SURVEY FINDS PBM MIDDLEMEN CHARGED INDEPENDENT PHARMACIES MORE THAN $2 BILLION IN MEDICARE PRESCRIPTION FEES
“DIR” Fees Meant to Lower the Cost of Prescription Drug Coverage for Seniors May Be Going to Pharmacy Benefit Managers Instead
WINSTON-SALEM, NC (February 14, 2018) -- On the day traditionally reserved for honoring matters of the heart, Pharmacists United for Truth and Transparency (PUTT) released the heartbreaking results of a survey measuring fees PBM middlemen charged independent and community pharmacies for filling prescriptions under Medicare Part D in 2017 and 2018. The fees, called direct and indirect remuneration, or DIR, are supposed to reward patients and pharmacies for achieving certain therapeutic and health-related outcomes by reducing plan plan premiums and out of pocket expenses but appear to instead have become a secondary revenue generation stream for pharmacy benefit managers (PBMs).
In a survey of nearly 600 independent pharmacies, PUTT found PBMs had charged average per-store DIR fees of $74,711 in 2017 and average per-store DIR fees of $129,614. The $54,903 difference represents a 74 percent increase in a single year. If all of the approximately 22,000 community pharmacies paid the 2018 average, PUTT estimates PBMs would have returned some $2.85 billion back to CMS and Medicare patients.
“At a time when the Health and Human Services Department is reporting a decline in Medicare Part D for 2018 and a projected decline in Part D premiums for 2019 (1) , we are deeply concerned to see the burden of DIR fees have not only NOT decreased, they have increased nearly 50 percent in one year,” said PUTT president and independent pharmacy owner Scott Newman. “The purpose and intention of claiming these fees at the pharmacy level was to encourage adherence and foster an environment in which patients and providers could partner to achieve the patient’s healthcare goals. Instead, pharmacies are
carrying the financial burden of the DIR fees, patients are being cut off from their pharmacies and PBMs are raking in billions in profit they may or may not be sharing with CMS.”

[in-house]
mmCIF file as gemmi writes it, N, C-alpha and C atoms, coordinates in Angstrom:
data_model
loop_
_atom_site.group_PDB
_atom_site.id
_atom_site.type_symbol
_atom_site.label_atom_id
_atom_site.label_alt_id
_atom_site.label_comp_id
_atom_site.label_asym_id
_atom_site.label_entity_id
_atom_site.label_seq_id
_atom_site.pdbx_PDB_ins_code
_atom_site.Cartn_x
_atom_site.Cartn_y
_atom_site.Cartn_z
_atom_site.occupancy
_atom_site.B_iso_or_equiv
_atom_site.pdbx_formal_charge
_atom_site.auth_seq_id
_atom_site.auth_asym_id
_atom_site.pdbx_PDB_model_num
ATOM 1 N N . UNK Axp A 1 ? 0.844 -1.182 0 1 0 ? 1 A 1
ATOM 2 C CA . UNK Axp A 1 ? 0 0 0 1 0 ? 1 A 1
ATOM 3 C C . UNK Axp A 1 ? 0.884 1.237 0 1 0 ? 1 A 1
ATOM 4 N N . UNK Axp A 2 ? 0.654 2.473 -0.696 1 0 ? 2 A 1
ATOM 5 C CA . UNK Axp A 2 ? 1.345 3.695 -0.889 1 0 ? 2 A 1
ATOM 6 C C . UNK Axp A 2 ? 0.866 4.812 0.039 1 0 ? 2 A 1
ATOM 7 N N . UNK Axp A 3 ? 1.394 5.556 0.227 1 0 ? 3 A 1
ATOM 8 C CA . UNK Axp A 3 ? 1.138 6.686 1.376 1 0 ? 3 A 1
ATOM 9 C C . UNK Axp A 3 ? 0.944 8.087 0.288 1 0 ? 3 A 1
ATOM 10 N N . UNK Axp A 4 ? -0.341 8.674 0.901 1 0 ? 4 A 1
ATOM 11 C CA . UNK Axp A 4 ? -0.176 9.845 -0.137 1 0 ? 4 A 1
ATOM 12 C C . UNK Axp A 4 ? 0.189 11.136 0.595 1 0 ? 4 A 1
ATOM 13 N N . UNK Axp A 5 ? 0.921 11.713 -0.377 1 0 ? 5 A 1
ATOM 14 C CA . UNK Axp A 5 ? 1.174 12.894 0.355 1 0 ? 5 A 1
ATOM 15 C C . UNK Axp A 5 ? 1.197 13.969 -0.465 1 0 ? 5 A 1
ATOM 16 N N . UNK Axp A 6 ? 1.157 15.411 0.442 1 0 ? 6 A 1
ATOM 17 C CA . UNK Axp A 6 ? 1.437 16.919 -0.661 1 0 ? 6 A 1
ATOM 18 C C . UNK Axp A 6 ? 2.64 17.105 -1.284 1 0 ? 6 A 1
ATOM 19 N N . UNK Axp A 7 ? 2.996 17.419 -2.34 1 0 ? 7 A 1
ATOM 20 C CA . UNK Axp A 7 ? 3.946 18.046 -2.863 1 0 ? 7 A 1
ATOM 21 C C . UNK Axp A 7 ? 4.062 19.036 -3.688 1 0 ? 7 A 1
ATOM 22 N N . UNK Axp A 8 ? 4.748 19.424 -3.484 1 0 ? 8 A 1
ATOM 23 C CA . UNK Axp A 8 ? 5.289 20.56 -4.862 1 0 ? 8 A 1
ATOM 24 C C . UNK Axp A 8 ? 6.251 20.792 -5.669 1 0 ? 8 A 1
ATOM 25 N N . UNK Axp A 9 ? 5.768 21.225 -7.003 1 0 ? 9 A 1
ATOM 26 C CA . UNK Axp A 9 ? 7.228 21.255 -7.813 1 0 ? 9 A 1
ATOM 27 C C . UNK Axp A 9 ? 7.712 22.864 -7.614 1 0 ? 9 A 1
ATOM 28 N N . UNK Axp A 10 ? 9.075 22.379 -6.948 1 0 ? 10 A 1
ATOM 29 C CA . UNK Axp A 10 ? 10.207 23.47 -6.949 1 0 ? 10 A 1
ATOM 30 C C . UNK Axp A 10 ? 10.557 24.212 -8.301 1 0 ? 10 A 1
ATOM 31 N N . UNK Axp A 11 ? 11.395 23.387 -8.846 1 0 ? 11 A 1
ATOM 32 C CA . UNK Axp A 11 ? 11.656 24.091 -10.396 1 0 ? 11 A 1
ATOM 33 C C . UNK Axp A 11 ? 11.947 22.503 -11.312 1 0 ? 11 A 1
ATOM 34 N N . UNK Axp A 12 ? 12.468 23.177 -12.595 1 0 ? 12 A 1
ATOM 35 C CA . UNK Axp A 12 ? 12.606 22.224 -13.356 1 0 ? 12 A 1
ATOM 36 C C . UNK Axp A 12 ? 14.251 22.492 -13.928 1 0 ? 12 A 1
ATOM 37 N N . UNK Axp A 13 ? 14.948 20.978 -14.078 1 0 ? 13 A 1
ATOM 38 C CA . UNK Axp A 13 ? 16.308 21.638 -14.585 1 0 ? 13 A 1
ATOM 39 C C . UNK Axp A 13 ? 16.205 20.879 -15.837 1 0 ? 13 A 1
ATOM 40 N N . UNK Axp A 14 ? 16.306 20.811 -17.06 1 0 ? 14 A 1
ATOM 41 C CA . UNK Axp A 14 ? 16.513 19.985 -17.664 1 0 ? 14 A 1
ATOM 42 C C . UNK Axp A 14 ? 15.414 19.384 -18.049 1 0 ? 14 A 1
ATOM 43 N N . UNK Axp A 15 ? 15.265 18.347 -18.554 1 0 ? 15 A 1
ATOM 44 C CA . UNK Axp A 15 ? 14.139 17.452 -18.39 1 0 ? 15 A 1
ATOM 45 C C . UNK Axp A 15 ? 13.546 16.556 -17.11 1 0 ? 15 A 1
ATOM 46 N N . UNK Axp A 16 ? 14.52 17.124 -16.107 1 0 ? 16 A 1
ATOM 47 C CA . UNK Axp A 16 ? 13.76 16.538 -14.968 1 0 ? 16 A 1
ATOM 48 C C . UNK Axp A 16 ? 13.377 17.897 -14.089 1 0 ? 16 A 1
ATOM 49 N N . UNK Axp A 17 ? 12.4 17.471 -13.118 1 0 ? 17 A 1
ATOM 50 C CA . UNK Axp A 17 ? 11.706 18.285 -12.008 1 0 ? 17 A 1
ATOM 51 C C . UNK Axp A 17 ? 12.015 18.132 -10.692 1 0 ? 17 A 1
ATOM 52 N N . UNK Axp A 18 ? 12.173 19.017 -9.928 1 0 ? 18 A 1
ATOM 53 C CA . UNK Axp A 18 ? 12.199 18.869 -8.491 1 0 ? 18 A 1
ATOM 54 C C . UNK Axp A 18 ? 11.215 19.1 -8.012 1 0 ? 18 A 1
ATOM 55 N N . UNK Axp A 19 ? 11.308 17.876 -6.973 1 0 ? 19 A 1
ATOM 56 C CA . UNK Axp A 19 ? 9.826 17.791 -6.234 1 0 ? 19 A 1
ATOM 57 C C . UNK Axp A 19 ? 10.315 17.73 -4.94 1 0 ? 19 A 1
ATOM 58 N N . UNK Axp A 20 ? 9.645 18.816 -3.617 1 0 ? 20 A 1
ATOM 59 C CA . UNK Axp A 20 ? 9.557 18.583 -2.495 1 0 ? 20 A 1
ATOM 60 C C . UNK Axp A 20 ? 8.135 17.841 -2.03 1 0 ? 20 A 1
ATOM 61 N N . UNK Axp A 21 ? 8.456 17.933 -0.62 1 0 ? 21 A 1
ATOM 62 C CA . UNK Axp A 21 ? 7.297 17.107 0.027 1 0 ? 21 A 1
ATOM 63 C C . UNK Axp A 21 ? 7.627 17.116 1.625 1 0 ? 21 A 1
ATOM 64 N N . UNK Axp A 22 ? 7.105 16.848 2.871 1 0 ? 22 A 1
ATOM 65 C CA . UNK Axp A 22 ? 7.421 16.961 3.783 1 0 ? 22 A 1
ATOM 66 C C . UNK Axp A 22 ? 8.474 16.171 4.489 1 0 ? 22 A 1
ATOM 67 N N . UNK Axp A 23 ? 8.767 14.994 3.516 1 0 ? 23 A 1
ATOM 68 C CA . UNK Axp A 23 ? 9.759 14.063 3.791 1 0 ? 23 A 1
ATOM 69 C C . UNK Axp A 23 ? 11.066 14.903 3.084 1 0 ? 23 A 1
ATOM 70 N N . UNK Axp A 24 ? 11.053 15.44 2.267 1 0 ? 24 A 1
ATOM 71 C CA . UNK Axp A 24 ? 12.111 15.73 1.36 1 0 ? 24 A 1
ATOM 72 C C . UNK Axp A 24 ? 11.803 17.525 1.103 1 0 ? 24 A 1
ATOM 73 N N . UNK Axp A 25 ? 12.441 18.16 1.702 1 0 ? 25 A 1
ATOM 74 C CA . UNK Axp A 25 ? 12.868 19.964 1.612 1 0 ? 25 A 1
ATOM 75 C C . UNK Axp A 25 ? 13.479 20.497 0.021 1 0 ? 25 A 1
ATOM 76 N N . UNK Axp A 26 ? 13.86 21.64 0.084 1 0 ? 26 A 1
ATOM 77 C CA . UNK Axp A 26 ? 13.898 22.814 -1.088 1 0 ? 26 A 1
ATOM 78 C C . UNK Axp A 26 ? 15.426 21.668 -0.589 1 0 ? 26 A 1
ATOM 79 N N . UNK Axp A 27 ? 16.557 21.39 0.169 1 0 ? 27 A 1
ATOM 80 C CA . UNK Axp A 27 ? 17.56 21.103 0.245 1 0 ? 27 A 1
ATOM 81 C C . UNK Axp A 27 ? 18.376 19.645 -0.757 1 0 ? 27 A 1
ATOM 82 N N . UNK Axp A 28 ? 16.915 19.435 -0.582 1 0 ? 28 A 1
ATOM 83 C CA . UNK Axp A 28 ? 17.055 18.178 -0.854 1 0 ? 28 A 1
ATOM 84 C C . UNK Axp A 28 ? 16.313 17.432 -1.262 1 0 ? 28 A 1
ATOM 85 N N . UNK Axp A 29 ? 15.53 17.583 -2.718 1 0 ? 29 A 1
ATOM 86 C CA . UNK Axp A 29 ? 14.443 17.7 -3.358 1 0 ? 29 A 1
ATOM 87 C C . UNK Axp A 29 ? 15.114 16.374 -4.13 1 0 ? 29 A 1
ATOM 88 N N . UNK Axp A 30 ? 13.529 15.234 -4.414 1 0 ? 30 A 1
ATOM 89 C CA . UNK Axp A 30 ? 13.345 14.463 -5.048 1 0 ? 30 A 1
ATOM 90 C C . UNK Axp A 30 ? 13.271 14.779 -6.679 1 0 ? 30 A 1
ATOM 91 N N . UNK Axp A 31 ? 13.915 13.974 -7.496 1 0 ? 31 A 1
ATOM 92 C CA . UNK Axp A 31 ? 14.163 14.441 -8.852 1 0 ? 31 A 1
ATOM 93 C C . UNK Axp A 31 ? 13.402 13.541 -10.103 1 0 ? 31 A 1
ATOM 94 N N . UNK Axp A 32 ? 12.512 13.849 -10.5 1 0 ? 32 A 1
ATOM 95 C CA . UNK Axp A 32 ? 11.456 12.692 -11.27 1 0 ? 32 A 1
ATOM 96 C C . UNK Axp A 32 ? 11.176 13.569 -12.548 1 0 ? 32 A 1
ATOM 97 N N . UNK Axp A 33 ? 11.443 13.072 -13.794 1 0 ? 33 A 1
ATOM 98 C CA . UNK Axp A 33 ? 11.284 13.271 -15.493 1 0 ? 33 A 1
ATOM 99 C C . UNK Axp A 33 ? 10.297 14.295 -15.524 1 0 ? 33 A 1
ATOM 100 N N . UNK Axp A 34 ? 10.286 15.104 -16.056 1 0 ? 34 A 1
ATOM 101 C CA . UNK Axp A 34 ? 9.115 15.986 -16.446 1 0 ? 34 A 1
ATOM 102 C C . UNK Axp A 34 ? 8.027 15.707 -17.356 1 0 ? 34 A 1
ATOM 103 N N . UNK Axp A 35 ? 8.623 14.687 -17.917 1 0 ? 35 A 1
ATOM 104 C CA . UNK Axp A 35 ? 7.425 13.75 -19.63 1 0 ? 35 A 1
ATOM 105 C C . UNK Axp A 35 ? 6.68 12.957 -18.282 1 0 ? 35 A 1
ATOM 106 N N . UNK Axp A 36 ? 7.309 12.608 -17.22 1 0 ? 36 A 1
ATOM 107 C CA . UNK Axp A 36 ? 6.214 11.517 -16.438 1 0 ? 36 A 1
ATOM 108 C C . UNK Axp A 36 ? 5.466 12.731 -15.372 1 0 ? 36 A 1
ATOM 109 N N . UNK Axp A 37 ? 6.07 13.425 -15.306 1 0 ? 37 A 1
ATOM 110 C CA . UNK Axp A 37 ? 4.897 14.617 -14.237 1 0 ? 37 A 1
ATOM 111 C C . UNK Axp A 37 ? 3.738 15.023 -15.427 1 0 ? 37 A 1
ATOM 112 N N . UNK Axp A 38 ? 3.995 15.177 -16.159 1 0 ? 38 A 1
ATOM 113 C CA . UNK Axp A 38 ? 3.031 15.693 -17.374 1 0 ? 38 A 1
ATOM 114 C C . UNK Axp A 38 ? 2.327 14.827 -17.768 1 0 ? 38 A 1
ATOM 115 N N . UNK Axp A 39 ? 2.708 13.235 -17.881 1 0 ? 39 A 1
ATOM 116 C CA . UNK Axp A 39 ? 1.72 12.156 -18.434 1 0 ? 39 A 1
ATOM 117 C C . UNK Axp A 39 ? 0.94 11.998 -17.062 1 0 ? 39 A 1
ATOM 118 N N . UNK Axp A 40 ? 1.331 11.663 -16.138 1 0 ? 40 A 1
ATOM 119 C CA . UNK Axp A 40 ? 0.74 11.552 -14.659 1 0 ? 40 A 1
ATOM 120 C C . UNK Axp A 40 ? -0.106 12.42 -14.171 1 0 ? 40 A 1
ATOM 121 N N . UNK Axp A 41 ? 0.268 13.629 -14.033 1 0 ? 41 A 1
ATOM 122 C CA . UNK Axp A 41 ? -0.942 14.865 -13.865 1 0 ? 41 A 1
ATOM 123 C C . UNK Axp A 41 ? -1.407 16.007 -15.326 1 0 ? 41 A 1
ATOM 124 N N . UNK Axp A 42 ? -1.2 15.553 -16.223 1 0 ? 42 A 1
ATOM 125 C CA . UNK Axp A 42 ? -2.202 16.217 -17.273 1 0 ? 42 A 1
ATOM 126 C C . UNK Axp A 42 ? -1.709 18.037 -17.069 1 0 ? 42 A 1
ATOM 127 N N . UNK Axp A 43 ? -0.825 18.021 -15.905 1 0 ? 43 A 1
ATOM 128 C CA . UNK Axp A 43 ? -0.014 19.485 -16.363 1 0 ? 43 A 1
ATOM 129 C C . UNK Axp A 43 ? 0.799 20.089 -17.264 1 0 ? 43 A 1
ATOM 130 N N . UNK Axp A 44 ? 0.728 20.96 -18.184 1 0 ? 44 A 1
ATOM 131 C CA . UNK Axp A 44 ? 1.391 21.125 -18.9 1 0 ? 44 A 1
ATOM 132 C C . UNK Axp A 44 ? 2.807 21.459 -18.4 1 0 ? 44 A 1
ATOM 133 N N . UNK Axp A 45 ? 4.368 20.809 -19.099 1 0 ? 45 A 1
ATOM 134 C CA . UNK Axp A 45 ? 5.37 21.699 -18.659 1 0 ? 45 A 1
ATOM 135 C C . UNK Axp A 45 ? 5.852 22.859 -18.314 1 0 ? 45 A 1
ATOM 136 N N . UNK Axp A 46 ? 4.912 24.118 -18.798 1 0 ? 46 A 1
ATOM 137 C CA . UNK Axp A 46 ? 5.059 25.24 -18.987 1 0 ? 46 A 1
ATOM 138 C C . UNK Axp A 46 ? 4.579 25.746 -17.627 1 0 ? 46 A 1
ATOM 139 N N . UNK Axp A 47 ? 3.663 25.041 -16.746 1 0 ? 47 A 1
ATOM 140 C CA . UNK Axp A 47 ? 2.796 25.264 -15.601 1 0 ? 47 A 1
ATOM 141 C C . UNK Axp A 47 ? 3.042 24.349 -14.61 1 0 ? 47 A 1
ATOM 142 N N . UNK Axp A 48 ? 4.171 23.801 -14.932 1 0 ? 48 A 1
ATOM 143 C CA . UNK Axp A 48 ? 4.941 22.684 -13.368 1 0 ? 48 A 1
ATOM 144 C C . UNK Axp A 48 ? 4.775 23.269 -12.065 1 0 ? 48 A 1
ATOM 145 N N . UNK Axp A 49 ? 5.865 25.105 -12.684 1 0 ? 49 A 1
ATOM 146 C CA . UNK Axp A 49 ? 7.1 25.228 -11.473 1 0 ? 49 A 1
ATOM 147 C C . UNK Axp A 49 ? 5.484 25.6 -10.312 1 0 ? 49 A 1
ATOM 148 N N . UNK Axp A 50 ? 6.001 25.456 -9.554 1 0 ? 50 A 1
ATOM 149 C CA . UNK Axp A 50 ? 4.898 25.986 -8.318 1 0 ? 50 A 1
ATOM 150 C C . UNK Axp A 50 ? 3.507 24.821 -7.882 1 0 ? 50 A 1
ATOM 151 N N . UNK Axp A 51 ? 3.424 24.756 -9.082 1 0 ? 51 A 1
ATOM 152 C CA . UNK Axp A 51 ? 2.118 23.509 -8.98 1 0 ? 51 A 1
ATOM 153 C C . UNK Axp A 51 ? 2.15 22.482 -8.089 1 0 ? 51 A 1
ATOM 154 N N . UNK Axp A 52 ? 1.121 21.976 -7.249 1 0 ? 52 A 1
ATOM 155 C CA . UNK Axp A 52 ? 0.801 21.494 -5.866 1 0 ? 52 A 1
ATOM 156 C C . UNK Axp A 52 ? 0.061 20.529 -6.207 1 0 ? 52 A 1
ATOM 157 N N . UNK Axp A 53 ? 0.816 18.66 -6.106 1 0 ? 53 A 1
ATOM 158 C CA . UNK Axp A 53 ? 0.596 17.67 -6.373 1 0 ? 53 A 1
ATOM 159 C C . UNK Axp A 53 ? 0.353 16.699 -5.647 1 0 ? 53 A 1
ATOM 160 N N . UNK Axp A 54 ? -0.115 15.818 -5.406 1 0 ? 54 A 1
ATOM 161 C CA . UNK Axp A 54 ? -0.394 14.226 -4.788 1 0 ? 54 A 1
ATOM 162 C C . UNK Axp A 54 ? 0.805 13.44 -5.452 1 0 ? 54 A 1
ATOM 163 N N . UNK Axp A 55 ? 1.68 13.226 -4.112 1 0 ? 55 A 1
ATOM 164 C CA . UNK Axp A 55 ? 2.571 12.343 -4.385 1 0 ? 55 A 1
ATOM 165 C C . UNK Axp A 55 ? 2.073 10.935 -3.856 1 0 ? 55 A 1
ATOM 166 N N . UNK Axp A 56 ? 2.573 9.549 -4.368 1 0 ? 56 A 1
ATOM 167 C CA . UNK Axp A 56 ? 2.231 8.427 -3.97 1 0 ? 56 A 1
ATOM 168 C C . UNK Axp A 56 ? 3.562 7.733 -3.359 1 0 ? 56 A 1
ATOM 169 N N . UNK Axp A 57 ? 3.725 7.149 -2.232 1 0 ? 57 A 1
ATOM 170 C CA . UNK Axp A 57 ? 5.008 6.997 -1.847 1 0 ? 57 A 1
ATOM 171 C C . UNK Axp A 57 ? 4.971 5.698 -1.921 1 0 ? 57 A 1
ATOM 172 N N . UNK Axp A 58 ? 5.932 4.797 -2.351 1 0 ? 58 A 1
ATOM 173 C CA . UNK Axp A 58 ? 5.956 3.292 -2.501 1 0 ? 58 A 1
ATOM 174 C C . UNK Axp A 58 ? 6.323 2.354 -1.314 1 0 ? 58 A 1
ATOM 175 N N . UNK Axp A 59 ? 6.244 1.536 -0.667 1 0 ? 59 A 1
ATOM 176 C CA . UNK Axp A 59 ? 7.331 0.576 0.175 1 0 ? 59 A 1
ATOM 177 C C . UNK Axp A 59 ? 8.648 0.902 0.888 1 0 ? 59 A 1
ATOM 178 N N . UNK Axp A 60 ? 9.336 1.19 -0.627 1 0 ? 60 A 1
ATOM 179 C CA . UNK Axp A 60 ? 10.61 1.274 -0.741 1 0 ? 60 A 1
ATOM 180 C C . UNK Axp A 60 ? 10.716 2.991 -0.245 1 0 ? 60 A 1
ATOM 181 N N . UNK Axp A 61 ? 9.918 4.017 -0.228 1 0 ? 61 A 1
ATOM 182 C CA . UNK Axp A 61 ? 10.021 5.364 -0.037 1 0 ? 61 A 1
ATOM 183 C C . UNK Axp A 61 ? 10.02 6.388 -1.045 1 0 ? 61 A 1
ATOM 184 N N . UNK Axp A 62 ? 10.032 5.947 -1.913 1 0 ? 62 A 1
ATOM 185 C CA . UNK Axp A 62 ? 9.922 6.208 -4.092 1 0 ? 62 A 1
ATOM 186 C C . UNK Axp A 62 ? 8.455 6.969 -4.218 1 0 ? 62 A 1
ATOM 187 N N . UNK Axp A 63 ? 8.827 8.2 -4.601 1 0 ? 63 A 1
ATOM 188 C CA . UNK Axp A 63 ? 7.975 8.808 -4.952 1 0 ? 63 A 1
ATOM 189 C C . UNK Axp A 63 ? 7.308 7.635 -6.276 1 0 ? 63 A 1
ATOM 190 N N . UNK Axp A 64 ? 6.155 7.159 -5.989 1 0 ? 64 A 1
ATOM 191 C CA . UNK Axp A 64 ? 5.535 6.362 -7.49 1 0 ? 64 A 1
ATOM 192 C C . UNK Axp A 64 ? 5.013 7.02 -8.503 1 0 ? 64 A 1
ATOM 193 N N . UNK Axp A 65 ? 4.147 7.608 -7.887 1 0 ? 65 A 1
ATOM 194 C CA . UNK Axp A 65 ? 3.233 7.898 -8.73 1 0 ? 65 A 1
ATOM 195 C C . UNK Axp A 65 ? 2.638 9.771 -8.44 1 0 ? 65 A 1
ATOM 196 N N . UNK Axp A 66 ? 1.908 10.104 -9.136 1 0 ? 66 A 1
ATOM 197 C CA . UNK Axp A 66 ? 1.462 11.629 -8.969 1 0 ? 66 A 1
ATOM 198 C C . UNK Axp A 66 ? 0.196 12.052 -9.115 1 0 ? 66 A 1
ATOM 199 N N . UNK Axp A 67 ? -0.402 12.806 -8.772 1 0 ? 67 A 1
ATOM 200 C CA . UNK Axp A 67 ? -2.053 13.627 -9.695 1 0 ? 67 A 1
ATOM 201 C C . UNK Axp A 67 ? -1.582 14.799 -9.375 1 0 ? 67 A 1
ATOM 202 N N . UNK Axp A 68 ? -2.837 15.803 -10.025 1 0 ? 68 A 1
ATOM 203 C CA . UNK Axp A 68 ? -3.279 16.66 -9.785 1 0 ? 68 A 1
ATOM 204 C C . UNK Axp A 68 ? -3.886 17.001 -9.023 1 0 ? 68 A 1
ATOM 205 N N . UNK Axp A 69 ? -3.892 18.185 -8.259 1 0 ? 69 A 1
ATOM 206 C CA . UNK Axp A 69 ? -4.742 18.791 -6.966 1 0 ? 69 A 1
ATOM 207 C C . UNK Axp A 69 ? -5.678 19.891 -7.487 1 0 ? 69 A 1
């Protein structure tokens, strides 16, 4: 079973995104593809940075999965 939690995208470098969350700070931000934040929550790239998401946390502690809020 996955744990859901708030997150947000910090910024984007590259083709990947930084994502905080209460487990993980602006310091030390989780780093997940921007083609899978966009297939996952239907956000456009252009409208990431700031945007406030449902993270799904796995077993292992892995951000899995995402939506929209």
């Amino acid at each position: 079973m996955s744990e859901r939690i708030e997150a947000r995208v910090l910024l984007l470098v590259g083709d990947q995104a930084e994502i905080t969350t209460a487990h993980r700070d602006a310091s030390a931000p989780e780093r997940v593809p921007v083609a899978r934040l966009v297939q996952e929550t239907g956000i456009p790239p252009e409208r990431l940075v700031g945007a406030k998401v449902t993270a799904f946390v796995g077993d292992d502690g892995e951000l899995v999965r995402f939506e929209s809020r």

PUTT conducted the survey in response to the Centers for Medicaid and Medicare (CMS) proposed rule “Modernizing Part D and Medicare Advantage to Lower Drug Prices and Out of Pocket Expenses”. The new rule provides patients and their providers with greater transparency of information related to expense and availability of prescription medication options. Such transparency will also allow pharmacies to know upfront the amount in DIR fees they will pay per Medicare-covered prescription. However, for most independent pharmacies, DIR fees have become a costly and unsustainable expense they must shoulder if they want to help patients with Medicare fill their prescriptions. Under the DIR program, pharmacies are supposed to be able to recoup fees if their patients meet certain preset healthcare outcomes. Additionally, pharmacies are rated under the Electronic Quality Improvement Platform for Plans and Pharmacies (EQuiPP), a standardized quality measure that provides unbiased benchmarked performance data to health plans and community pharmacy organizations. The average
EQuiPP rating among pharmacies participating in PUTT’s survey was 4.6.
Pharmacists United for Truth and Transparency (PUTT) monitors PBM and other industry practices in the interest of improving the quality, safety and cost of patient care. To learn more about PUTT, visit TruthRx.org.
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The offer the chance to get the money back if you meet certain goals. You could have 100% compliance with therapeutic goals and outcomes and still not get that money back.